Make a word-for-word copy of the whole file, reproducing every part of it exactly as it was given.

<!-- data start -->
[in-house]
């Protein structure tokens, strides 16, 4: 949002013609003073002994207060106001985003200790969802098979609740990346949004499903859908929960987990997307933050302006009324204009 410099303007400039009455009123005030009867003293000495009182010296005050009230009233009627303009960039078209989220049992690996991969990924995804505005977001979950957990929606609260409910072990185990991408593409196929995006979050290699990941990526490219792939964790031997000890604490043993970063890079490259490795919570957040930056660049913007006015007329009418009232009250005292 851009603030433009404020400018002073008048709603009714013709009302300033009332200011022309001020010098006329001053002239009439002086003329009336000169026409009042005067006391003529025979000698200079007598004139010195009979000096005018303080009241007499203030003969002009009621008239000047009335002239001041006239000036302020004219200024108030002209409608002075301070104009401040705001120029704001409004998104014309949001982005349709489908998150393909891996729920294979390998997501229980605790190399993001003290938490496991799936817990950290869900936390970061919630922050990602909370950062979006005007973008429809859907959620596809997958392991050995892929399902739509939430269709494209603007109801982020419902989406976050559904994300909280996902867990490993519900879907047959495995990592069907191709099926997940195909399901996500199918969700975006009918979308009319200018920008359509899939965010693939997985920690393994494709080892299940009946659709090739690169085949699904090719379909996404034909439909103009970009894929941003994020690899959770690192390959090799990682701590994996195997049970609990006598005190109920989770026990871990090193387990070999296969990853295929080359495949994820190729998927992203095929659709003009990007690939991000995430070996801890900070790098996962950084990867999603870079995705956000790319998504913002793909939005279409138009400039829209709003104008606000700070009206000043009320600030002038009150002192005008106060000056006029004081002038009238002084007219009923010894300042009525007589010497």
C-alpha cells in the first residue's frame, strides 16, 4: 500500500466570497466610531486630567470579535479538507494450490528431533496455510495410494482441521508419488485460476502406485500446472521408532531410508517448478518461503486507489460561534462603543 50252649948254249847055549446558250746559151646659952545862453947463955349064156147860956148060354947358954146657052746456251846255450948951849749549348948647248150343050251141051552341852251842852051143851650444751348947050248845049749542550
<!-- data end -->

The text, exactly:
[in-house]
């Protein structure tokens, strides 16, 4: 949002013609003073002994207060106001985003200790969802098979609740990346949004499903859908929960987990997307933050302006009324204009 410099303007400039009455009123005030009867003293000495009182010296005050009230009233009627303009960039078209989220049992690996991969990924995804505005977001979950957990929606609260409910072990185990991408593409196929995006979050290699990941990526490219792939964790031997000890604490043993970063890079490259490795919570957040930056660049913007006015007329009418009232009250005292 851009603030433009404020400018002073008048709603009714013709009302300033009332200011022309001020010098006329001053002239009439002086003329009336000169026409009042005067006391003529025979000698200079007598004139010195009979000096005018303080009241007499203030003969002009009621008239000047009335002239001041006239000036302020004219200024108030002209409608002075301070104009401040705001120029704001409004998104014309949001982005349709489908998150393909891996729920294979390998997501229980605790190399993001003290938490496991799936817990950290869900936390970061919630922050990602909370950062979006005007973008429809859907959620596809997958392991050995892929399902739509939430269709494209603007109801982020419902989406976050559904994300909280996902867990490993519900879907047959495995990592069907191709099926997940195909399901996500199918969700975006009918979308009319200018920008359509899939965010693939997985920690393994494709080892299940009946659709090739690169085949699904090719379909996404034909439909103009970009894929941003994020690899959770690192390959090799990682701590994996195997049970609990006598005190109920989770026990871990090193387990070999296969990853295929080359495949994820190729998927992203095929659709003009990007690939991000995430070996801890900070790098996962950084990867999603870079995705956000790319998504913002793909939005279409138009400039829209709003104008606000700070009206000043009320600030002038009150002192005008106060000056006029004081002038009238002084007219009923010894300042009525007589010497």
C-alpha cells in the first residue's frame, strides 16, 4: 500500500466570497466610531486630567470579535479538507494450490528431533496455510495410494482441521508419488485460476502406485500446472521408532531410508517448478518461503486507489460561534462603543 50252649948254249847055549446558250746559151646659952545862453947463955349064156147860956148060354947358954146657052746456251846255450948951849749549348948647248150343050251141051552341852251842852051143851650444751348947050248845049749542550